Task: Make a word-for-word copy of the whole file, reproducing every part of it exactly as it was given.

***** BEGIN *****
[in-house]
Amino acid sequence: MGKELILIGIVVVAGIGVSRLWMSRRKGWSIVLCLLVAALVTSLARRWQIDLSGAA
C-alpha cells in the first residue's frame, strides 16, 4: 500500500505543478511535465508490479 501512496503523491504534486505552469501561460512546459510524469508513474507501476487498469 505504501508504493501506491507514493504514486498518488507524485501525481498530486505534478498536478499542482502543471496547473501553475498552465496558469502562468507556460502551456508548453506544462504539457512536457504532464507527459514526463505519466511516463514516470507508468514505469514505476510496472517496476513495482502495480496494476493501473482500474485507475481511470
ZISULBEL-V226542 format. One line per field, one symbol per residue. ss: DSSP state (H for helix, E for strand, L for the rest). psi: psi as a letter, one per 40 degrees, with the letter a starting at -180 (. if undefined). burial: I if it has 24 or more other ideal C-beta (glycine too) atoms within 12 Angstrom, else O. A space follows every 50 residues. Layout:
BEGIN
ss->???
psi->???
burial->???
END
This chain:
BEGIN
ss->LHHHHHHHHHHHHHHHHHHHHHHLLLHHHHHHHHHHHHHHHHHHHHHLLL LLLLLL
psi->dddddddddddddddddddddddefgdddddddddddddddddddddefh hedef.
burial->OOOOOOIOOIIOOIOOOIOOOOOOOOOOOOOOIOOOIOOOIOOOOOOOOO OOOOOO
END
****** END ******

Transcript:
[in-house]
Amino acid sequence: MGKELILIGIVVVAGIGVSRLWMSRRKGWSIVLCLLVAALVTSLARRWQIDLSGAA
C-alpha cells in the first residue's frame, strides 16, 4: 500500500505543478511535465508490479 501512496503523491504534486505552469501561460512546459510524469508513474507501476487498469 505504501508504493501506491507514493504514486498518488507524485501525481498530486505534478498536478499542482502543471496547473501553475498552465496558469502562468507556460502551456508548453506544462504539457512536457504532464507527459514526463505519466511516463514516470507508468514505469514505476510496472517496476513495482502495480496494476493501473482500474485507475481511470
ZISULBEL-V226542 format. One line per field, one symbol per residue. ss: DSSP state (H for helix, E for strand, L for the rest). psi: psi as a letter, one per 40 degrees, with the letter a starting at -180 (. if undefined). burial: I if it has 24 or more other ideal C-beta (glycine too) atoms within 12 Angstrom, else O. A space follows every 50 residues. Layout:
BEGIN
ss->???
psi->???
burial->???
END
This chain:
BEGIN
ss->LHHHHHHHHHHHHHHHHHHHHHHLLLHHHHHHHHHHHHHHHHHHHHHLLL LLLLLL
psi->dddddddddddddddddddddddefgdddddddddddddddddddddefh hedef.
burial->OOOOOOIOOIIOOIOOOIOOOOOOOOOOOOOOIOOOIOOOIOOOOOOOOO OOOOOO
END